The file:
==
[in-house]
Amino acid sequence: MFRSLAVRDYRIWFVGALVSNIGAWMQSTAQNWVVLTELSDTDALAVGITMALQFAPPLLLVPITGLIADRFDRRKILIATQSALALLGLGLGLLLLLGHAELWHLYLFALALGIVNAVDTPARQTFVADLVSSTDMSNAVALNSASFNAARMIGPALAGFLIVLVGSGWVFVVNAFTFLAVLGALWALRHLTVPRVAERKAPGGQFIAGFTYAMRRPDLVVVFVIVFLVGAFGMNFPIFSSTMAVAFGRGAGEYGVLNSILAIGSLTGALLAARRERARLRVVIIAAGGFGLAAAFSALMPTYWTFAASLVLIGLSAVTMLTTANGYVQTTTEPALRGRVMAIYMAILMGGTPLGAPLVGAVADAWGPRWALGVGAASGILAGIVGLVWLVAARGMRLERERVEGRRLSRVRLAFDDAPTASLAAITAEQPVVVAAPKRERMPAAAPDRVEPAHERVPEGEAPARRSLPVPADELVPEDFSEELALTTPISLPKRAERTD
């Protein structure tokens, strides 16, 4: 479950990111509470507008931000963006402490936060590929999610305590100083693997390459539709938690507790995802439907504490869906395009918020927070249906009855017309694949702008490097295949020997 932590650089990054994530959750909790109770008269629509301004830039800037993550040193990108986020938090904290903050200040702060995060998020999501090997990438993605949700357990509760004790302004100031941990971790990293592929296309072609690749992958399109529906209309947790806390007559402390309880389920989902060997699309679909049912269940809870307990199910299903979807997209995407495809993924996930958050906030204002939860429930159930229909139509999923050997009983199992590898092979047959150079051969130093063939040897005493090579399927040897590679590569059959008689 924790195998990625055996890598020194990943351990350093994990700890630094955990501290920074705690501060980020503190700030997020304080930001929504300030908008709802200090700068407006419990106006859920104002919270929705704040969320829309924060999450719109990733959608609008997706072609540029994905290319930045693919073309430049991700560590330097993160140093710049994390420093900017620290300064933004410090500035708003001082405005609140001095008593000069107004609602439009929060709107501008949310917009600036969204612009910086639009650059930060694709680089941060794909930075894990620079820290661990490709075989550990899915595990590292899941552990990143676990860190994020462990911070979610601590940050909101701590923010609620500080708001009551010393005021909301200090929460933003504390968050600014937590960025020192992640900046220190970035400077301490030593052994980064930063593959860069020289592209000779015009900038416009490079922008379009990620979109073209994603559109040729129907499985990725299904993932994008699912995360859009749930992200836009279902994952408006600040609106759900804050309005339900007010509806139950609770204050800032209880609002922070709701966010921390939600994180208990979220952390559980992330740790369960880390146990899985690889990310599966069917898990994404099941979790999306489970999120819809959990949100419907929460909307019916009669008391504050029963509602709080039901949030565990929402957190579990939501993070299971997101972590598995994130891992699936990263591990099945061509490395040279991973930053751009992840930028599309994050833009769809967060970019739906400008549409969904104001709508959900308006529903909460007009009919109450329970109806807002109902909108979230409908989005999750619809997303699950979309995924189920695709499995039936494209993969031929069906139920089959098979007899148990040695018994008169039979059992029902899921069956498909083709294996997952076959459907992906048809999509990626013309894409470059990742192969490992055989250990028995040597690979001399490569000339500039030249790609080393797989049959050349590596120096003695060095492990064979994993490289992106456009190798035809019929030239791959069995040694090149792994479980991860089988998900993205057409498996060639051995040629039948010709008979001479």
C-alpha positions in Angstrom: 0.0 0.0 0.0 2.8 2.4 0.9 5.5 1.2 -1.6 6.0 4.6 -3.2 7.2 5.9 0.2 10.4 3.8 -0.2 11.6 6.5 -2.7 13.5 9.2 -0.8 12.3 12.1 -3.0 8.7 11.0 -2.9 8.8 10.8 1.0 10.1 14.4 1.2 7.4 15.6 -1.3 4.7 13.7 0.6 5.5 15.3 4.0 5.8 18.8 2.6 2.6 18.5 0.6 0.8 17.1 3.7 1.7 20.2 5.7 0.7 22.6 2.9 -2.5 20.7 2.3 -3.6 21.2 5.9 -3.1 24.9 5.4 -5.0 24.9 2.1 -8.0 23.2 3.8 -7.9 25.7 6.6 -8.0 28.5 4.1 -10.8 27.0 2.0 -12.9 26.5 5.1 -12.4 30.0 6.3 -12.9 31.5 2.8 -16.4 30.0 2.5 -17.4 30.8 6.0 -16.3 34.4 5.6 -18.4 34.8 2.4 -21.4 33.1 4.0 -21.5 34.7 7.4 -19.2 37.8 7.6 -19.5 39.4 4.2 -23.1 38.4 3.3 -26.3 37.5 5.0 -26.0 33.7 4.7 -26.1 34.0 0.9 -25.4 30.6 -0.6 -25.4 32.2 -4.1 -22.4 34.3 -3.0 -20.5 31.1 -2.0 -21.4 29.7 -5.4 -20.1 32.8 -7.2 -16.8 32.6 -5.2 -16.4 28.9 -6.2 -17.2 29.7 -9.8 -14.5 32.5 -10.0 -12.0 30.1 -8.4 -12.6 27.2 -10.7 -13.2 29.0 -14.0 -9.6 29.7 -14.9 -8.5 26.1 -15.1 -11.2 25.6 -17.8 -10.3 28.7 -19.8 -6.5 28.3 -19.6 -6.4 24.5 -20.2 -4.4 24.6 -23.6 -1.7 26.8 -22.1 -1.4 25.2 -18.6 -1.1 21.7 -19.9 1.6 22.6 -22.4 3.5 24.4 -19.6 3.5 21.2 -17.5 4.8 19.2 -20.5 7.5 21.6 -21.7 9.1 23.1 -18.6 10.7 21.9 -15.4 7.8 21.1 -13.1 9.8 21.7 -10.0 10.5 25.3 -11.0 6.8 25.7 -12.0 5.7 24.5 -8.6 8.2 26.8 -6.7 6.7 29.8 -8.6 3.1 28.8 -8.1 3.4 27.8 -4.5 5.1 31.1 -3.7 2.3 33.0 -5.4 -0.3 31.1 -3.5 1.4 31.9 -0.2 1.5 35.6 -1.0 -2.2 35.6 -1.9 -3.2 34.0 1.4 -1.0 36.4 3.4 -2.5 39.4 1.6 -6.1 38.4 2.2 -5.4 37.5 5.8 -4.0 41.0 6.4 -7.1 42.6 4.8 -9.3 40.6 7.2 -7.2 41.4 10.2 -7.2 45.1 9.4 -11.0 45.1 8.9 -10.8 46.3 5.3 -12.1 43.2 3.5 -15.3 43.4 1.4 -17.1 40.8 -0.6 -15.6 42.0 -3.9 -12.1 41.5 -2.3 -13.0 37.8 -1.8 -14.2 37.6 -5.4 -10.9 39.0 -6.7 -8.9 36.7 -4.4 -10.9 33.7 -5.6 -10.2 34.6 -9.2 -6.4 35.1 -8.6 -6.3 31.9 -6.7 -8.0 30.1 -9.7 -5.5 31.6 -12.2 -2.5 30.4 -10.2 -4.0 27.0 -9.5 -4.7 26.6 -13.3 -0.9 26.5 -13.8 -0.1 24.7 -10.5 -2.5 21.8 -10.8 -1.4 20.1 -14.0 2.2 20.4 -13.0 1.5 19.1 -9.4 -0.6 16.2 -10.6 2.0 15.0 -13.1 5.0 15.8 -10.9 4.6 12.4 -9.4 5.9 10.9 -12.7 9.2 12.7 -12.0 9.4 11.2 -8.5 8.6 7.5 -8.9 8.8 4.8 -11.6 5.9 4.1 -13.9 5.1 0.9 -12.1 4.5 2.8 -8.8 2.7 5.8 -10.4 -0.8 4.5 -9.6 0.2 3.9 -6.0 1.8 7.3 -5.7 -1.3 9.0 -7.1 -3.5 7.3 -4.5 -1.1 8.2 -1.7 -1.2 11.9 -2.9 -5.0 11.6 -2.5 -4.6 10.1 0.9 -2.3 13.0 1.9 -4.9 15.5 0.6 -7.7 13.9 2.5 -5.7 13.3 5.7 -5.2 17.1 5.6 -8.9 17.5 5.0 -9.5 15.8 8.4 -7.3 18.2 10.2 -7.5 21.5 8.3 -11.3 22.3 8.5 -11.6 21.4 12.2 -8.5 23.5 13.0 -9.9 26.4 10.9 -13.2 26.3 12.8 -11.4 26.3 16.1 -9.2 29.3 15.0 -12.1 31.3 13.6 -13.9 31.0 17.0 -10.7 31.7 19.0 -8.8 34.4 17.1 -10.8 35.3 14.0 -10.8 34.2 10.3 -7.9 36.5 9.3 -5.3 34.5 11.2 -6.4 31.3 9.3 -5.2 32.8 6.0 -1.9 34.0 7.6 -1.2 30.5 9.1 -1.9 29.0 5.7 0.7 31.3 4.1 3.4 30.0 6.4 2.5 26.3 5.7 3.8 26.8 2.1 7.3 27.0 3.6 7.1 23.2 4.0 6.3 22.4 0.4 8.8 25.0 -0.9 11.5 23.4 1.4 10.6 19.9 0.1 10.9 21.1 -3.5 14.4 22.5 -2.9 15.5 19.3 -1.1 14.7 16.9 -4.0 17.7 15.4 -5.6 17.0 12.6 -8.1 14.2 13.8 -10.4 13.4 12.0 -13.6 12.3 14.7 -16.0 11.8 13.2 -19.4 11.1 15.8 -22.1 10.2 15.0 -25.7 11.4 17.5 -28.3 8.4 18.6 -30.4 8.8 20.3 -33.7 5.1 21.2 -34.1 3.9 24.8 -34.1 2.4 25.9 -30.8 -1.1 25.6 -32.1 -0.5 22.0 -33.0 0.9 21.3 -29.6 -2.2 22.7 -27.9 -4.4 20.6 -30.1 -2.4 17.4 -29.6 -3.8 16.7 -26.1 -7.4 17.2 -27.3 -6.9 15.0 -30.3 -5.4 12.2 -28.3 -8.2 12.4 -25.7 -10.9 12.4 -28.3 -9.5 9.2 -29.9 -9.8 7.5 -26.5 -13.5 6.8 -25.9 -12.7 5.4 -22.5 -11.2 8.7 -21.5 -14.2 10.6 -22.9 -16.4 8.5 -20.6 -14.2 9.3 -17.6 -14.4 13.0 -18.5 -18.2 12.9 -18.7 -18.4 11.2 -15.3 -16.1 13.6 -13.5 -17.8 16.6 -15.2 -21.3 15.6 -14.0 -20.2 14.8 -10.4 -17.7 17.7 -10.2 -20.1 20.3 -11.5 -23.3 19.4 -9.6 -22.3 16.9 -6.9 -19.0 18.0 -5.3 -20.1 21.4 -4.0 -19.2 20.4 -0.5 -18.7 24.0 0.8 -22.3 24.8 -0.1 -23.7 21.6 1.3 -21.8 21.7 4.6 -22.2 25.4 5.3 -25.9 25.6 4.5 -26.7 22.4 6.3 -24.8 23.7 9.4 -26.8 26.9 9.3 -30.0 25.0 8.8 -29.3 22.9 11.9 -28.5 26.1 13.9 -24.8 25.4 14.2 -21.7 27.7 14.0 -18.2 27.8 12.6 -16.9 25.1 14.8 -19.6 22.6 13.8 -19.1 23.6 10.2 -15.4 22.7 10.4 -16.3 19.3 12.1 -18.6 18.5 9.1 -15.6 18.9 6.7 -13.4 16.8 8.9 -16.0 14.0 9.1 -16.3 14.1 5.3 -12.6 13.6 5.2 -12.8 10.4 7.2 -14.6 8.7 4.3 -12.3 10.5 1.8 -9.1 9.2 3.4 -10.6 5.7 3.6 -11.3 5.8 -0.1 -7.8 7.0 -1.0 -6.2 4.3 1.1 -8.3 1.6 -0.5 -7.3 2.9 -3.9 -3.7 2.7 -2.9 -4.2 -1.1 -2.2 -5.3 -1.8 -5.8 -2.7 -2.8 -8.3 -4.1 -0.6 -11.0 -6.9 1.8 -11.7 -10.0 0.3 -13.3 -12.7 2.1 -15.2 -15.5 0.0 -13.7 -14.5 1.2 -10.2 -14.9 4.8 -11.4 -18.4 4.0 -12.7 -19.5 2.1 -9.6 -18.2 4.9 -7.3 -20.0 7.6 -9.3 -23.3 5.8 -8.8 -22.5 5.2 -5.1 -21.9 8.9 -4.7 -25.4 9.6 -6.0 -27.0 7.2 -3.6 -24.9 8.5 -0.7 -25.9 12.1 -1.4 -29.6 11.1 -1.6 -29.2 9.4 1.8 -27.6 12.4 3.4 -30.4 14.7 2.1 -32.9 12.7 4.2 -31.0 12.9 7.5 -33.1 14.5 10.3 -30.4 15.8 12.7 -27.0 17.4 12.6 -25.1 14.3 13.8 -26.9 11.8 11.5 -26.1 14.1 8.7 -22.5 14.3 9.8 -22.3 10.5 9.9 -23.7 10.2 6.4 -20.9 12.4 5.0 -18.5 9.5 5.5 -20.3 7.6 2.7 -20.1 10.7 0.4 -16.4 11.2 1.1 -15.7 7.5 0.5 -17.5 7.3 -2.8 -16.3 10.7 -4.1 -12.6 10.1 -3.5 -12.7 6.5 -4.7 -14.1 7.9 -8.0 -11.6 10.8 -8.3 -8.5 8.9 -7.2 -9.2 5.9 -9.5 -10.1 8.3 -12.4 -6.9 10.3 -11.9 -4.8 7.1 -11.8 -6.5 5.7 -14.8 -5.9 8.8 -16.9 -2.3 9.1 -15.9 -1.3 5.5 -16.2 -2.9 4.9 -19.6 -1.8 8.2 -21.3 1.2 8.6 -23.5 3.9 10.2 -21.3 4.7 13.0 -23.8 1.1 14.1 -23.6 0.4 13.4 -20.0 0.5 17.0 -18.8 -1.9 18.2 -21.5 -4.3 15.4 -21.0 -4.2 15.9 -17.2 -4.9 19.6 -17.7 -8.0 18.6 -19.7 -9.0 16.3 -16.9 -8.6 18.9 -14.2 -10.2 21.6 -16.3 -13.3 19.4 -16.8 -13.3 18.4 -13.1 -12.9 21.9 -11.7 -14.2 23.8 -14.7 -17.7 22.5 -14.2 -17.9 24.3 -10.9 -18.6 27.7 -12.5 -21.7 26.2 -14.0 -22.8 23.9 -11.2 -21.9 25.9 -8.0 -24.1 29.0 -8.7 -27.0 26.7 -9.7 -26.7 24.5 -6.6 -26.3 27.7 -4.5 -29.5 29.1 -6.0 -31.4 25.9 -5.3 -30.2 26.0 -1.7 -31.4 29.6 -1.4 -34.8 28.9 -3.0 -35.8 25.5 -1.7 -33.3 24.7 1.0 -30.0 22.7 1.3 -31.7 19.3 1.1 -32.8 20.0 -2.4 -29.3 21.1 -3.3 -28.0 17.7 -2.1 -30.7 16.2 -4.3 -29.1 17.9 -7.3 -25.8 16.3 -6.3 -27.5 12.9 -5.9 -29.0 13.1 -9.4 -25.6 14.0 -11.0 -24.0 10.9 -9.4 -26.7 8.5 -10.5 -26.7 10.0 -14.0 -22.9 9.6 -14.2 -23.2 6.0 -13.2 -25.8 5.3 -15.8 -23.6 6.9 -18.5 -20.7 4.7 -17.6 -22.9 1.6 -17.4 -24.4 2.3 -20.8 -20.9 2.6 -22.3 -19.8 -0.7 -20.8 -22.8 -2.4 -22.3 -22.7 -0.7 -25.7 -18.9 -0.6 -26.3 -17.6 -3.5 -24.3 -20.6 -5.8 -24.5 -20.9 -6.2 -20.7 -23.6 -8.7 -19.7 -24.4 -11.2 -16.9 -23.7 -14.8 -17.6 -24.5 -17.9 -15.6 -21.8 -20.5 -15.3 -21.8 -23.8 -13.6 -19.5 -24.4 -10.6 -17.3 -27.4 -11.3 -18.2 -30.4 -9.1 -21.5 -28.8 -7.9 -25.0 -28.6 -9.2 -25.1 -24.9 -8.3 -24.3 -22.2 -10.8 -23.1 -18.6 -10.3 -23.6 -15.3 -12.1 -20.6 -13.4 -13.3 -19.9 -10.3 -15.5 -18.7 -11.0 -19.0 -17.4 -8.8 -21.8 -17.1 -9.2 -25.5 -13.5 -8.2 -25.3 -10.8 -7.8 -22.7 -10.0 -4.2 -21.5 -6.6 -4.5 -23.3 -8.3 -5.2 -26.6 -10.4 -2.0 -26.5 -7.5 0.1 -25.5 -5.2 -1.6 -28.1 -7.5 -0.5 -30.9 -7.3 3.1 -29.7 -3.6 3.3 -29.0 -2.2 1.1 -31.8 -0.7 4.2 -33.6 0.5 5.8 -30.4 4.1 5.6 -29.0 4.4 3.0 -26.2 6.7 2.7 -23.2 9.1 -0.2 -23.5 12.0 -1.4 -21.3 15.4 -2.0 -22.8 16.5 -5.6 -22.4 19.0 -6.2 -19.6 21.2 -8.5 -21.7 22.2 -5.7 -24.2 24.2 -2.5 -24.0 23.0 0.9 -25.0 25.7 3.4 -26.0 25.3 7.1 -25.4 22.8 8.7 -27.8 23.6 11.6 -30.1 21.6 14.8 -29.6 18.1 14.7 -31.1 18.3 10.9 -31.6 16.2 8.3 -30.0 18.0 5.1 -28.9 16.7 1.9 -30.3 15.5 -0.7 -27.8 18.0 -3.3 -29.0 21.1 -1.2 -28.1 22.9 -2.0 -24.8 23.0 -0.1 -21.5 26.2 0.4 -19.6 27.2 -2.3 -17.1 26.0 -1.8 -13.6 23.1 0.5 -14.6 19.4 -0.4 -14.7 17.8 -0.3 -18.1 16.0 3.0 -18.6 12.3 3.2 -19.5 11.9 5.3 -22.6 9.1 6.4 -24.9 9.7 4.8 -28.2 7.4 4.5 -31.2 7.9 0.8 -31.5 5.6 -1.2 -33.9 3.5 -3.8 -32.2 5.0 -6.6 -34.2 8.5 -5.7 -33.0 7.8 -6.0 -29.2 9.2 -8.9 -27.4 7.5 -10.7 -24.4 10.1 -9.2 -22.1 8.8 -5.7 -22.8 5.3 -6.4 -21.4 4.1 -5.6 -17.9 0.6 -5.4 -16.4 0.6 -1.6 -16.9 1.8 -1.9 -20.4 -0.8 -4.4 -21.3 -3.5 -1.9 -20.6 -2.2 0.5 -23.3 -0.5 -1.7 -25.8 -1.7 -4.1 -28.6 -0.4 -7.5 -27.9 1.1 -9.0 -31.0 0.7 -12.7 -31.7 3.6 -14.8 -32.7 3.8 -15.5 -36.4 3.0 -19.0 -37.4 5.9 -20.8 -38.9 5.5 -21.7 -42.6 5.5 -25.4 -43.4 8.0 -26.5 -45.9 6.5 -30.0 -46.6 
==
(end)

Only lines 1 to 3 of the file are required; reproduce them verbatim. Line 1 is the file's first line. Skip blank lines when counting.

[in-house]
Amino acid sequence: MFRSLAVRDYRIWFVGALVSNIGAWMQSTAQNWVVLTELSDTDALAVGITMALQFAPPLLLVPITGLIADRFDRRKILIATQSALALLGLGLGLLLLLGHAELWHLYLFALALGIVNAVDTPARQTFVADLVSSTDMSNAVALNSASFNAARMIGPALAGFLIVLVGSGWVFVVNAFTFLAVLGALWALRHLTVPRVAERKAPGGQFIAGFTYAMRRPDLVVVFVIVFLVGAFGMNFPIFSSTMAVAFGRGAGEYGVLNSILAIGSLTGALLAARRERARLRVVIIAAGGFGLAAAFSALMPTYWTFAASLVLIGLSAVTMLTTANGYVQTTTEPALRGRVMAIYMAILMGGTPLGAPLVGAVADAWGPRWALGVGAASGILAGIVGLVWLVAARGMRLERERVEGRRLSRVRLAFDDAPTASLAAITAEQPVVVAAPKRERMPAAAPDRVEPAHERVPEGEAPARRSLPVPADELVPEDFSEELALTTPISLPKRAERTD
């Protein structure tokens, strides 16, 4: 479950990111509470507008931000963006402490936060590929999610305590100083693997390459539709938690507790995802439907504490869906395009918020927070249906009855017309694949702008490097295949020997 932590650089990054994530959750909790109770008269629509301004830039800037993550040193990108986020938090904290903050200040702060995060998020999501090997990438993605949700357990509760004790302004100031941990971790990293592929296309072609690749992958399109529906209309947790806390007559402390309880389920989902060997699309679909049912269940809870307990199910299903979807997209995407495809993924996930958050906030204002939860429930159930229909139509999923050997009983199992590898092979047959150079051969130093063939040897005493090579399927040897590679590569059959008689 924790195998990625055996890598020194990943351990350093994990700890630094955990501290920074705690501060980020503190700030997020304080930001929504300030908008709802200090700068407006419990106006859920104002919270929705704040969320829309924060999450719109990733959608609008997706072609540029994905290319930045693919073309430049991700560590330097993160140093710049994390420093900017620290300064933004410090500035708003001082405005609140001095008593000069107004609602439009929060709107501008949310917009600036969204612009910086639009650059930060694709680089941060794909930075894990620079820290661990490709075989550990899915595990590292899941552990990143676990860190994020462990911070979610601590940050909101701590923010609620500080708001009551010393005021909301200090929460933003504390968050600014937590960025020192992640900046220190970035400077301490030593052994980064930063593959860069020289592209000779015009900038416009490079922008379009990620979109073209994603559109040729129907499985990725299904993932994008699912995360859009749930992200836009279902994952408006600040609106759900804050309005339900007010509806139950609770204050800032209880609002922070709701966010921390939600994180208990979220952390559980992330740790369960880390146990899985690889990310599966069917898990994404099941979790999306489970999120819809959990949100419907929460909307019916009669008391504050029963509602709080039901949030565990929402957190579990939501993070299971997101972590598995994130891992699936990263591990099945061509490395040279991973930053751009992840930028599309994050833009769809967060970019739906400008549409969904104001709508959900308006529903909460007009009919109450329970109806807002109902909108979230409908989005999750619809997303699950979309995924189920695709499995039936494209993969031929069906139920089959098979007899148990040695018994008169039979059992029902899921069956498909083709294996997952076959459907992906048809999509990626013309894409470059990742192969490992055989250990028995040597690979001399490569000339500039030249790609080393797989049959050349590596120096003695060095492990064979994993490289992106456009190798035809019929030239791959069995040694090149792994479980991860089988998900993205057409498996060639051995040629039948010709008979001479």